Having learned that I'm a D-list blog-ebrity, I figured that I have nothing to lose by switching to yet another blogsite. I wasn't all that happy with my previous blog venues, for different reasons. I guess I'm really an experimentalist at heart.
In a post or two, I'll write about the Latta-Liss family's Top 100 books, something that kind of slipped to the back burner of my mind after the move to Geneva. Fortunately, it doesn't seem to have suffered too much, apparently as succulent as it was when we compiled it in January.
I've been thinking about how fiction writers, especially genre fiction writers, often feel compelled to slip justifications, defenses, or sly asides into their books, often in not-very-subtle ways. Two cases in point. I'm currently listening to Voyager, the third book in Diana Gabaldon's gargantuan time-travel Outlander series, on my iPod. I have to admit that part of my original motivation for downloading the first book, Outlander, was that I have an Audible.com subscription, which allows you to download two books a month for a set fee. Well, given the choice, would you download Outlander, with a listening time of 32 hours and 42 minutes and a purchase price of $34.99, or Stendhal's Scarlet and Black, coming in at just 3 hours and retailing for $13.99 (recommended to me by Audible, by the way). Keep in mind that I listen to books while I'm otherwise occupied running, or doing laundry, or washing dishes...I don't want anything too deep while I'm listening.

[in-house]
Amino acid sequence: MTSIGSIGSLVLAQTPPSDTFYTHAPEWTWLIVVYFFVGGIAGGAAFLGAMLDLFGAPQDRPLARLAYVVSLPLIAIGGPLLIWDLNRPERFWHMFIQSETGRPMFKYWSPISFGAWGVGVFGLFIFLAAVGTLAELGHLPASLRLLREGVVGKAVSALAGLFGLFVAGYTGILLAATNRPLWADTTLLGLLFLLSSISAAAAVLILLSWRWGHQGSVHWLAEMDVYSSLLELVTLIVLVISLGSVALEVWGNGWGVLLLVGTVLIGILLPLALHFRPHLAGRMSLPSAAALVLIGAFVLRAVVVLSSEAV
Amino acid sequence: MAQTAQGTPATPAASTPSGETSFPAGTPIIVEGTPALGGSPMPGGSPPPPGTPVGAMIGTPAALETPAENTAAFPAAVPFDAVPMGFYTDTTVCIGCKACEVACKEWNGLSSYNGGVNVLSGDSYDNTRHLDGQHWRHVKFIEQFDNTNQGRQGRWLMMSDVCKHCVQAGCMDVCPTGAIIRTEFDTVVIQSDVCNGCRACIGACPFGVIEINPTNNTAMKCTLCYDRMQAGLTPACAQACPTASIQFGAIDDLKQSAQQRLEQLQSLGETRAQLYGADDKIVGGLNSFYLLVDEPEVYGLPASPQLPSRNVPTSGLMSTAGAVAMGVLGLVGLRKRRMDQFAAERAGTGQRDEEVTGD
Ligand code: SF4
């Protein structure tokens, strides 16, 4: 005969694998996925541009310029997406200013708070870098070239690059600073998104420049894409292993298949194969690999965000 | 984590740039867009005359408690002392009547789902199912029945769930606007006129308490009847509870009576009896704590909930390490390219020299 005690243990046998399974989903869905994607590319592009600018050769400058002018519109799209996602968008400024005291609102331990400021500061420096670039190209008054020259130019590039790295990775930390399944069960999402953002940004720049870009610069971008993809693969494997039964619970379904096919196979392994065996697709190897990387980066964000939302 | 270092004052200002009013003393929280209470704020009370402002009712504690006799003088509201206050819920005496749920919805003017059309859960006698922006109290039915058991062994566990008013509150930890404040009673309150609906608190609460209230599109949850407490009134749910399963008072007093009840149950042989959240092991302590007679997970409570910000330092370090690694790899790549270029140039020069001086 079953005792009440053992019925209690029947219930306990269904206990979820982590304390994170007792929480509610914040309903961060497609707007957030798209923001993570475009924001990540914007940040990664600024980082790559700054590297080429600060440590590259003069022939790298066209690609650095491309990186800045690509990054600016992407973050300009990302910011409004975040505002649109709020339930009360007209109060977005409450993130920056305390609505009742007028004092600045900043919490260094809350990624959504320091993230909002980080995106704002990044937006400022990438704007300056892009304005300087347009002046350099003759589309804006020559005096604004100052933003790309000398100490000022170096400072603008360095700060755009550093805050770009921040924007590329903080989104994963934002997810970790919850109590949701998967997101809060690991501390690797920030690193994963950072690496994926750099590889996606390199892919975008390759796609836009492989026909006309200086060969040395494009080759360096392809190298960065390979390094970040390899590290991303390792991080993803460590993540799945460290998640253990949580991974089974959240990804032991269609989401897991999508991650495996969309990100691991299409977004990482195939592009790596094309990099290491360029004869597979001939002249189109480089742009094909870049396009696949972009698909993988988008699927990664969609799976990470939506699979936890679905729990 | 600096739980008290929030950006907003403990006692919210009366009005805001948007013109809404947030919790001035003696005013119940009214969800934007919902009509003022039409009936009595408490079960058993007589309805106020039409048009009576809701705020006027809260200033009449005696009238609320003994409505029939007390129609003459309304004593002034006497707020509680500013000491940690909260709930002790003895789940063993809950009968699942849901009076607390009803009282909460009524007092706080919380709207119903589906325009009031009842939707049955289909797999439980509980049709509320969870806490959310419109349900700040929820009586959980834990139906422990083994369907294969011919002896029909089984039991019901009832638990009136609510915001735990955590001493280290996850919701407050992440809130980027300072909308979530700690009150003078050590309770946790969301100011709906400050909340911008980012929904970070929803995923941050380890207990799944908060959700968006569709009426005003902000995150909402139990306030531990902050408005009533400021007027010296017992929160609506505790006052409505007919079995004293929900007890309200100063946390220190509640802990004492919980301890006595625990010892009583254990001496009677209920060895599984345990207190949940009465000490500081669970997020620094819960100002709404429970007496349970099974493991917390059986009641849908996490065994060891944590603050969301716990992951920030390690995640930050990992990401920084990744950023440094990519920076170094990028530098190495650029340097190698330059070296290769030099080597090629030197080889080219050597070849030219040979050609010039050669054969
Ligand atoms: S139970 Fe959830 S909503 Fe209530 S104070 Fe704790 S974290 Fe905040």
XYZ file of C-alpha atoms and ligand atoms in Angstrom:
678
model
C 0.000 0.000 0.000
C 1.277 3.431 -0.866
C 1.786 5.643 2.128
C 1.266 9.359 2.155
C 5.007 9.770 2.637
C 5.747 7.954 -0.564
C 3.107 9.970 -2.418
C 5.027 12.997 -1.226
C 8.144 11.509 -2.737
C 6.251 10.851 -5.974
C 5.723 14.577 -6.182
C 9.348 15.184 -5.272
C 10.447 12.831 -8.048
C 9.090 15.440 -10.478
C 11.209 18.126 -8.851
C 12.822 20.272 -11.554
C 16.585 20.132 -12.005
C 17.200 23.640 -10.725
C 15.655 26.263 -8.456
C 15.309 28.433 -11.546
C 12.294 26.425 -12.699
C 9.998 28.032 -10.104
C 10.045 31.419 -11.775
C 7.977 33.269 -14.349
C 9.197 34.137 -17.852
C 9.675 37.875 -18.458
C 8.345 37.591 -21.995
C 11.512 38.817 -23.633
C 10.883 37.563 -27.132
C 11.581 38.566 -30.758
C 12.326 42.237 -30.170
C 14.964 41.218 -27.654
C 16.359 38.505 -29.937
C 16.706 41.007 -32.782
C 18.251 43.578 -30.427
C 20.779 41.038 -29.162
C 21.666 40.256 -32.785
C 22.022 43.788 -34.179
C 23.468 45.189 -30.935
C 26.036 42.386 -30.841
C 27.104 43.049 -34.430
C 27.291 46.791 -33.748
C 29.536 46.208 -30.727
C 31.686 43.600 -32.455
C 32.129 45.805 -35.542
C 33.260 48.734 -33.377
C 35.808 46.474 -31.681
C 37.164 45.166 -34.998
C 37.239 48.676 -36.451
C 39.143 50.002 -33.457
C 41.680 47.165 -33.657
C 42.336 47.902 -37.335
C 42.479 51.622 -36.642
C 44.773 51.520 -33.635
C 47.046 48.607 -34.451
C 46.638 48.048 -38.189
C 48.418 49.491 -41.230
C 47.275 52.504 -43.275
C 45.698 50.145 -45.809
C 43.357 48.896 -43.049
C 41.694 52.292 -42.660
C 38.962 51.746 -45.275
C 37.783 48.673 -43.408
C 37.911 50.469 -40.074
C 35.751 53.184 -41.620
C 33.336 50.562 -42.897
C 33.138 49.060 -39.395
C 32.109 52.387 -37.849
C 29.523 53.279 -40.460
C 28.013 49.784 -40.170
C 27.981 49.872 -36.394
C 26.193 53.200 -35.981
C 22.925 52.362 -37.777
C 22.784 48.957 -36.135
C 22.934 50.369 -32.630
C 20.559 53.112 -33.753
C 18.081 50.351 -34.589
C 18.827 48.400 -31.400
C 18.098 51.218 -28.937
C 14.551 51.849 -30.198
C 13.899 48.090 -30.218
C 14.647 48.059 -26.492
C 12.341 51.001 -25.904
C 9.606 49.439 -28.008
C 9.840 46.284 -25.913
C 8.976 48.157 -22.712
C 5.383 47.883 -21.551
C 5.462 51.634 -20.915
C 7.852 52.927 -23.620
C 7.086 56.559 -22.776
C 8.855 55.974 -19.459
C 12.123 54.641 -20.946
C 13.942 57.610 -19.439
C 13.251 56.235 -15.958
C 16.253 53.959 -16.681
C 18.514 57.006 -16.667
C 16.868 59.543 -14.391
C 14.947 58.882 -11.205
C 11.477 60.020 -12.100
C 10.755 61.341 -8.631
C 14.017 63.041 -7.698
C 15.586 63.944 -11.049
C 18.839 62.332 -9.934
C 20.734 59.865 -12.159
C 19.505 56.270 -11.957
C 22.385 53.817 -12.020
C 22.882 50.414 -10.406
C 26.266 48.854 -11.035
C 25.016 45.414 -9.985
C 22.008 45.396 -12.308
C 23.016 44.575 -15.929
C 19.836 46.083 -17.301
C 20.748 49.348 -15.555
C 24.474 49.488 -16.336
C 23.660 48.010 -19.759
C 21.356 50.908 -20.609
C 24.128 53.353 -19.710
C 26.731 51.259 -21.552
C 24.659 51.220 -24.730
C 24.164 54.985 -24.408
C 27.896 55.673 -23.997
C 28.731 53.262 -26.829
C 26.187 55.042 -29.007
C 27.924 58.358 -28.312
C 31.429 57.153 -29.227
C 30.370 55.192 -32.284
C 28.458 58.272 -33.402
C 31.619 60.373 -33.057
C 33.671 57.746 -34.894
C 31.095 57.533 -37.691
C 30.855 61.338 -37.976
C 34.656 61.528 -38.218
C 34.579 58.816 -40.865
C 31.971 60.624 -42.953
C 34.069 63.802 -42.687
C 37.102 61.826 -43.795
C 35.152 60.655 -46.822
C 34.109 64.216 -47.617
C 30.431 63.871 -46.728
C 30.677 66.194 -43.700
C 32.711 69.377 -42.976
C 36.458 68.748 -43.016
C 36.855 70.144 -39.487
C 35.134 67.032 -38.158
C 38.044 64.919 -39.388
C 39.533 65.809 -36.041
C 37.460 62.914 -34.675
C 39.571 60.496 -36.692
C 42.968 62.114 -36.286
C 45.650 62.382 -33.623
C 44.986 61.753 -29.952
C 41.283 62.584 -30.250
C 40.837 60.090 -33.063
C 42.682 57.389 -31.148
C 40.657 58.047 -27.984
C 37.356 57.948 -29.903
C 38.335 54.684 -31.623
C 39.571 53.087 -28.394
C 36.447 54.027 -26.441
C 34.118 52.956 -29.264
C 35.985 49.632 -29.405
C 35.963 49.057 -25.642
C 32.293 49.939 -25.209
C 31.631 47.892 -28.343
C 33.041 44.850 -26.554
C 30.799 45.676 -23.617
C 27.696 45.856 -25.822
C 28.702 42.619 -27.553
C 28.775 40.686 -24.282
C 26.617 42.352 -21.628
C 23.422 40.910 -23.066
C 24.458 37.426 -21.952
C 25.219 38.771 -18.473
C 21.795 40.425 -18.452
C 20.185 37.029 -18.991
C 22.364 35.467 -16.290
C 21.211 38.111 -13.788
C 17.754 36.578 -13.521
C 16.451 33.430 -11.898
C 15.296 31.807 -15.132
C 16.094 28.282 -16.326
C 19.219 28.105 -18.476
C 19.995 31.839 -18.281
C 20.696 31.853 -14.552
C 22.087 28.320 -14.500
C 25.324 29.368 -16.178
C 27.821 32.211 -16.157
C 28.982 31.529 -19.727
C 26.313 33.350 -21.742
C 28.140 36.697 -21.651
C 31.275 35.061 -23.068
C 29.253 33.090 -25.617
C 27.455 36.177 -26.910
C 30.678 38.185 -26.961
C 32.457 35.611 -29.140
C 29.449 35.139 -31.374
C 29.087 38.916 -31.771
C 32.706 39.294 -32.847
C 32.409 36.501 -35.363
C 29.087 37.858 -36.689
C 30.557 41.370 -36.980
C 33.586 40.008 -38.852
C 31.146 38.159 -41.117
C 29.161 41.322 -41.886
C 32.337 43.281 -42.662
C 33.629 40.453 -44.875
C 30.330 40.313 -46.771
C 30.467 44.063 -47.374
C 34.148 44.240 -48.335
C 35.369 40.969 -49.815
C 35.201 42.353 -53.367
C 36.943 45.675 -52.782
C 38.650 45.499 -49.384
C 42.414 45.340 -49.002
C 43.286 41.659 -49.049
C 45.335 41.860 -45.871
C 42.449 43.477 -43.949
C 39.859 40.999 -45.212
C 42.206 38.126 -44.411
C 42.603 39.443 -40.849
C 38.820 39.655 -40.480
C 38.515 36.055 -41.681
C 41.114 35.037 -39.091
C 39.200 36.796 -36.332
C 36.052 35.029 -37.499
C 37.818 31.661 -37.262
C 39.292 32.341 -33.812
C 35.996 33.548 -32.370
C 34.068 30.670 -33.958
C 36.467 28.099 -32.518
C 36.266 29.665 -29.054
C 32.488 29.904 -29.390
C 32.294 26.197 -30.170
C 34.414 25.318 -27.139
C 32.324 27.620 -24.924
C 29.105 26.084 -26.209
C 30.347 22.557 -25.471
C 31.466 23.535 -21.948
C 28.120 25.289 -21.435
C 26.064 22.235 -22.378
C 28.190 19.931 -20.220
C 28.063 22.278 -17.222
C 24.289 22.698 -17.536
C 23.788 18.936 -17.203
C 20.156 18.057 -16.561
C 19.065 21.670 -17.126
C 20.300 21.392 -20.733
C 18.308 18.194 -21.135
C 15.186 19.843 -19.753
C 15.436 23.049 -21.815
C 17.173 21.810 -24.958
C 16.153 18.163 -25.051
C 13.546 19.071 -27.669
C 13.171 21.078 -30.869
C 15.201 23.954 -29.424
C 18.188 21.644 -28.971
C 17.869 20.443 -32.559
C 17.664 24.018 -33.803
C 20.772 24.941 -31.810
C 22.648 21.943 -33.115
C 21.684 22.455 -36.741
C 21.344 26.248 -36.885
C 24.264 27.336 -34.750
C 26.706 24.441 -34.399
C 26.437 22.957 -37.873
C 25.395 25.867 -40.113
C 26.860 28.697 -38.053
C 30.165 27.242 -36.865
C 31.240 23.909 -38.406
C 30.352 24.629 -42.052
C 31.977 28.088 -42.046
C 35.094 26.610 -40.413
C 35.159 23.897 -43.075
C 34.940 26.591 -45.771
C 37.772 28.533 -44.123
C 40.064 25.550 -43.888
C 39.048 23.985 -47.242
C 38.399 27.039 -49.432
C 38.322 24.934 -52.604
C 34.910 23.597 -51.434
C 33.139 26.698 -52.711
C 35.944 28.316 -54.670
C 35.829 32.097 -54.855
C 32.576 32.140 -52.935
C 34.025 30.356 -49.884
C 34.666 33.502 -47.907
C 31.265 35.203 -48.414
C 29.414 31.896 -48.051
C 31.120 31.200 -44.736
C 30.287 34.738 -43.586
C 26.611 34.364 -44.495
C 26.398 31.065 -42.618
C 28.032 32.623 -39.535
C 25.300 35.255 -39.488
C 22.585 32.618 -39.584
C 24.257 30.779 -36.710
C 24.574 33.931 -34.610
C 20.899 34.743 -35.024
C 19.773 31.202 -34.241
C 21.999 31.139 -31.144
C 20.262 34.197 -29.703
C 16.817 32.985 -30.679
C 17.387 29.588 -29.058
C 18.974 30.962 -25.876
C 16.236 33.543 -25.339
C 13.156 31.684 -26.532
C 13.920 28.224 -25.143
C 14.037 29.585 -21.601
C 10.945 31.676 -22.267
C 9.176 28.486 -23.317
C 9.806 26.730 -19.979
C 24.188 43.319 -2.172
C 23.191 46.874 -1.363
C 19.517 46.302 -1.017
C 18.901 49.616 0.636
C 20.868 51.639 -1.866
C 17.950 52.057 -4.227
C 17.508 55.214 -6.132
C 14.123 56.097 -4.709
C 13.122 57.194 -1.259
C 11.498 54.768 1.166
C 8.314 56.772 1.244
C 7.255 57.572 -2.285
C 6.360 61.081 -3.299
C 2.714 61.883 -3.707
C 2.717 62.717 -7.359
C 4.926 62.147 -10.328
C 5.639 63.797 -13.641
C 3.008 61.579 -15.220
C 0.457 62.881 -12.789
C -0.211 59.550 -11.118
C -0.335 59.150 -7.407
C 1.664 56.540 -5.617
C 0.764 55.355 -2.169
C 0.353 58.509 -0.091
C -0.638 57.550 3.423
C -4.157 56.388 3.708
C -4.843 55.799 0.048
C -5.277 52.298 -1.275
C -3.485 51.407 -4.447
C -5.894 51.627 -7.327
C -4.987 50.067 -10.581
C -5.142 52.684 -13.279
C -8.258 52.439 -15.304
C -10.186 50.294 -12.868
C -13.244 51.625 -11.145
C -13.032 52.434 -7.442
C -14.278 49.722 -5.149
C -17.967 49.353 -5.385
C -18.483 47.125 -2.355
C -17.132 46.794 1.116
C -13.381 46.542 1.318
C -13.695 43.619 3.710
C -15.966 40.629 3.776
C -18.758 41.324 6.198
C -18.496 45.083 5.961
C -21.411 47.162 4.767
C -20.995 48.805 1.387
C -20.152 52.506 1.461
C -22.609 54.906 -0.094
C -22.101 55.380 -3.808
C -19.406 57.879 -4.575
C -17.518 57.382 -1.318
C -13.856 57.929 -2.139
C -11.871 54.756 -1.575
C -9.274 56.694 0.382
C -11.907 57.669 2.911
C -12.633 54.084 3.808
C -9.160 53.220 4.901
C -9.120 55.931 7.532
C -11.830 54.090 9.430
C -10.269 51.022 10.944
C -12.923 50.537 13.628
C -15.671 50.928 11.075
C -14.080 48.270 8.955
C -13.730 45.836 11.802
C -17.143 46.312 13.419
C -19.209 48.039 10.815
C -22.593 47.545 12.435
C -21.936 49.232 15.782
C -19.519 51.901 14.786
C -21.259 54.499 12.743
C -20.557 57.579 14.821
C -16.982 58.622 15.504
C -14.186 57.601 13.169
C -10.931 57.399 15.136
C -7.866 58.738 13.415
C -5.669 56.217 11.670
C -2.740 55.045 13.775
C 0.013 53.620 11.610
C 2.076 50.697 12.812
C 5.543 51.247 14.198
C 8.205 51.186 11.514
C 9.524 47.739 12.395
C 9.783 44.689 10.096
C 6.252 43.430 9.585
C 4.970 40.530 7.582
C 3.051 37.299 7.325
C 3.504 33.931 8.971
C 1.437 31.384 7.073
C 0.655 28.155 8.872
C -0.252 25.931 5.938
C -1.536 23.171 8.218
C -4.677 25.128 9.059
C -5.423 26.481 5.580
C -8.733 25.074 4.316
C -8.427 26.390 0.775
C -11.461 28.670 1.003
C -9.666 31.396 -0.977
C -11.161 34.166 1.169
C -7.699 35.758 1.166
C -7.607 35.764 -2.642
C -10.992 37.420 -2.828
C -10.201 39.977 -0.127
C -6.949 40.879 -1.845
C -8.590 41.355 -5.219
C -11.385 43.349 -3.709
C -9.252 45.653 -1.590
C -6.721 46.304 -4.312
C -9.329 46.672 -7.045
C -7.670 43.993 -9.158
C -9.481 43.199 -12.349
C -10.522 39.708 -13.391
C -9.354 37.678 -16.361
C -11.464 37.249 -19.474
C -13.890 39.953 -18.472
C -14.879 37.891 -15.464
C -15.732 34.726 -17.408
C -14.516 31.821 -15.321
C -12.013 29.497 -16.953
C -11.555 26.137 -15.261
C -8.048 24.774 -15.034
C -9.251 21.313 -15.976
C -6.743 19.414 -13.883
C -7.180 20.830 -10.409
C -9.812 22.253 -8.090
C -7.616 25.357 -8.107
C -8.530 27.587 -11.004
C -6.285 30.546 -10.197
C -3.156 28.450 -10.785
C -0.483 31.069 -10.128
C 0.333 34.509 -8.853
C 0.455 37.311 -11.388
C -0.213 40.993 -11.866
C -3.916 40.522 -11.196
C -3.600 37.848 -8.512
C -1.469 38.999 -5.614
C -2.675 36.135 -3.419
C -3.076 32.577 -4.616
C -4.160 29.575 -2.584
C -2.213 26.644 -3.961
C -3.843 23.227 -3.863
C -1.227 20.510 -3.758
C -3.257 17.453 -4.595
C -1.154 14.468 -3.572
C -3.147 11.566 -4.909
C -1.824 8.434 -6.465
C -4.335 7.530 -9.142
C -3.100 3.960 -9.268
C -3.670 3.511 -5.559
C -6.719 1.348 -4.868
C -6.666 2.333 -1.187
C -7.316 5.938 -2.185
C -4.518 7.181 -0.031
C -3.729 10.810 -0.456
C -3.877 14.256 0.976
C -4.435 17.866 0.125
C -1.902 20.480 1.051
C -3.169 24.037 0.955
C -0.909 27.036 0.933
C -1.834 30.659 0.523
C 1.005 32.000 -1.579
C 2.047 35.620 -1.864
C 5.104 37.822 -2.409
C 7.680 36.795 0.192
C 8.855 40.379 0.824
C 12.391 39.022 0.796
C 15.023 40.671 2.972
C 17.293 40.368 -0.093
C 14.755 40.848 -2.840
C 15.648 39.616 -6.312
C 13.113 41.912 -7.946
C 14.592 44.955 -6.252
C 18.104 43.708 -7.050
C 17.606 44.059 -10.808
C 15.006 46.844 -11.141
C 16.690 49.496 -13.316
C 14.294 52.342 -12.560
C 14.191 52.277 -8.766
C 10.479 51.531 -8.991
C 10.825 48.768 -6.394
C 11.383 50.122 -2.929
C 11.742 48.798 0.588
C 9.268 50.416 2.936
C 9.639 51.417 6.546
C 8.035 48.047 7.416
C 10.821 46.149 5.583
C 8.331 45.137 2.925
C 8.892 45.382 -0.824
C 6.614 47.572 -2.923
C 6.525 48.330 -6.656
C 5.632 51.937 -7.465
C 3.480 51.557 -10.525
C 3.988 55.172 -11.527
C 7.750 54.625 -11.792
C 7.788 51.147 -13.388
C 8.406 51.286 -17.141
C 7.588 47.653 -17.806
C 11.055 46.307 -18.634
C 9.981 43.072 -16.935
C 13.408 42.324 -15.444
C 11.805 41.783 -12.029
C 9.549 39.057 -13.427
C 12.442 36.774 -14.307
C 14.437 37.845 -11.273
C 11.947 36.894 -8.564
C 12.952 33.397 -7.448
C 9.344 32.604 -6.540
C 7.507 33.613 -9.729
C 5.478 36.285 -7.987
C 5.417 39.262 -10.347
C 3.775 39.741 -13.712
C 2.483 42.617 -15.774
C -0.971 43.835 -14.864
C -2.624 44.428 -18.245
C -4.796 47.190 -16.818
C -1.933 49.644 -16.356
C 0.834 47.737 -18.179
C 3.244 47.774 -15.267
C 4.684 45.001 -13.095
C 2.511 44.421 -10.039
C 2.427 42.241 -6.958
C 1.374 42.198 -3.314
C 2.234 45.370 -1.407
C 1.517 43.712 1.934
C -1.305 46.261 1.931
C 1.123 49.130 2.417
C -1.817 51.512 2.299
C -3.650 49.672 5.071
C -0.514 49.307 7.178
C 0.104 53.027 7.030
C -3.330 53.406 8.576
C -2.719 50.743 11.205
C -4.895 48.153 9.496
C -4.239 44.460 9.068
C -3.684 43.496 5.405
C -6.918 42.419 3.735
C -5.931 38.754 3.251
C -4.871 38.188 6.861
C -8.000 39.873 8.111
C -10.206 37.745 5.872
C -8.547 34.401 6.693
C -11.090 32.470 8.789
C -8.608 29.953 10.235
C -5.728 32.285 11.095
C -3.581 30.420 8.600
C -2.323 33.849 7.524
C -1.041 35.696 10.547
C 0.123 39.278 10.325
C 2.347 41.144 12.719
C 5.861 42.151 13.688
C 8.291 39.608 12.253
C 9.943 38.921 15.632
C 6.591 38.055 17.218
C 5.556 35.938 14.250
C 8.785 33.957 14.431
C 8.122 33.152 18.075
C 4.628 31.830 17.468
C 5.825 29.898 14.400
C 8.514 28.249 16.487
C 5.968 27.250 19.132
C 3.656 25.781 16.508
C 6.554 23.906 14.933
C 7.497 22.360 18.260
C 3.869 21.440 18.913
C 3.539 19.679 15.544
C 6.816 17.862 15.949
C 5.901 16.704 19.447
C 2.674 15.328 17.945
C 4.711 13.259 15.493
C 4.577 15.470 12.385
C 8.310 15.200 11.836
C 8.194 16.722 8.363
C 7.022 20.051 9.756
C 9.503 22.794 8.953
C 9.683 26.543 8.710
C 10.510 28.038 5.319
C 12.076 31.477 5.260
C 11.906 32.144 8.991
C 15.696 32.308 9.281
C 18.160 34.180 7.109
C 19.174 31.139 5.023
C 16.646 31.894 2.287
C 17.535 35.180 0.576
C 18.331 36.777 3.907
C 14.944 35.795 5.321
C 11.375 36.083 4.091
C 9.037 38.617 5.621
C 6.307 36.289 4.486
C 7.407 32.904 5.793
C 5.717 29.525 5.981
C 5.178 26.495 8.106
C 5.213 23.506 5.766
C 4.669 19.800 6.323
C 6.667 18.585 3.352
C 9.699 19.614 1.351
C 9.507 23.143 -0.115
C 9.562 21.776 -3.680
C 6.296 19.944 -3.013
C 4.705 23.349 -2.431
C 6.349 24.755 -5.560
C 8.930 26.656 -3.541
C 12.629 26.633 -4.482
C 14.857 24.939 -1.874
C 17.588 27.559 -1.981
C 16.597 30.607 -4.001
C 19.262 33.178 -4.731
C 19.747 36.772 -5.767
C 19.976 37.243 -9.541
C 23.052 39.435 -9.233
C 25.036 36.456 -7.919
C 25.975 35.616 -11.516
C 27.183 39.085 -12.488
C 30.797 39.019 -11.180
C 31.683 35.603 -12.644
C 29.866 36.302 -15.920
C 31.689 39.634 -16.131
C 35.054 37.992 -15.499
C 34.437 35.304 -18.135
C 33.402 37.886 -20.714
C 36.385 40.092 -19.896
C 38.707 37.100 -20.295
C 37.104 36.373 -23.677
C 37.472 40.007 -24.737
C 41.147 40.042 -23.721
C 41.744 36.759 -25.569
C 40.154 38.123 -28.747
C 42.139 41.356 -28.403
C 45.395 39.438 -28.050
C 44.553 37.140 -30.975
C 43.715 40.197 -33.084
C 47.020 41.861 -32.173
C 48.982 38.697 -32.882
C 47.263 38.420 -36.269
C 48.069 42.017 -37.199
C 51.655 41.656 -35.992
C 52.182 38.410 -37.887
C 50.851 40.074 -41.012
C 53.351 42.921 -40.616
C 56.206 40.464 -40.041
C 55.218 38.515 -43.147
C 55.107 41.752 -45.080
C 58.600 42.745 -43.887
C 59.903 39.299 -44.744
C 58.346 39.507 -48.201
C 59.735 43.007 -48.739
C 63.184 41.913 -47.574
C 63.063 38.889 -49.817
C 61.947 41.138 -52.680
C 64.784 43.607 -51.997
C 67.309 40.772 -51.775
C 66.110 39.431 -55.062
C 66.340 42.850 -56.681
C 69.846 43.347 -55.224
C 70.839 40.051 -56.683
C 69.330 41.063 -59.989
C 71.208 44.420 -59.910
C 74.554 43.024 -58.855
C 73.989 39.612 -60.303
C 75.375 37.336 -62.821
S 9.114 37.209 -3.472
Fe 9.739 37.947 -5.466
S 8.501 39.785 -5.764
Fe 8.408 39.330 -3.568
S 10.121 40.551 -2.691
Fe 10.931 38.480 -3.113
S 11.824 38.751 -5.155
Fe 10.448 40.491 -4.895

So I was amused by a passage in Voyager in which the near-freakishly literate 18th century Scottish Highlander Jamie Frazier explains to his British captor/friend that some books are long because that's simply what it takes to tell the story. In another passage, the contemporary Claire and her friend discuss the pleasures of escapist reading, in this case trashy romance novels.
The previous book I listened to was Stephen King's Lisey's Story. (At 18 hours and 59 minutes, not quite the bargain that Outlanders was, but worth it.) With Misery, King had already established his frustration with the literary establishment's scorn of "genre" literature, but it's back in full force in Lisey's Story, which describes the author's scorn for literary snobs.
Many children's book writers--myself included--also have a certain level of defensiveness. We write for children because we can't hack it in the adult lit world, etc. Does it show in our books? I can't think of an example offhand.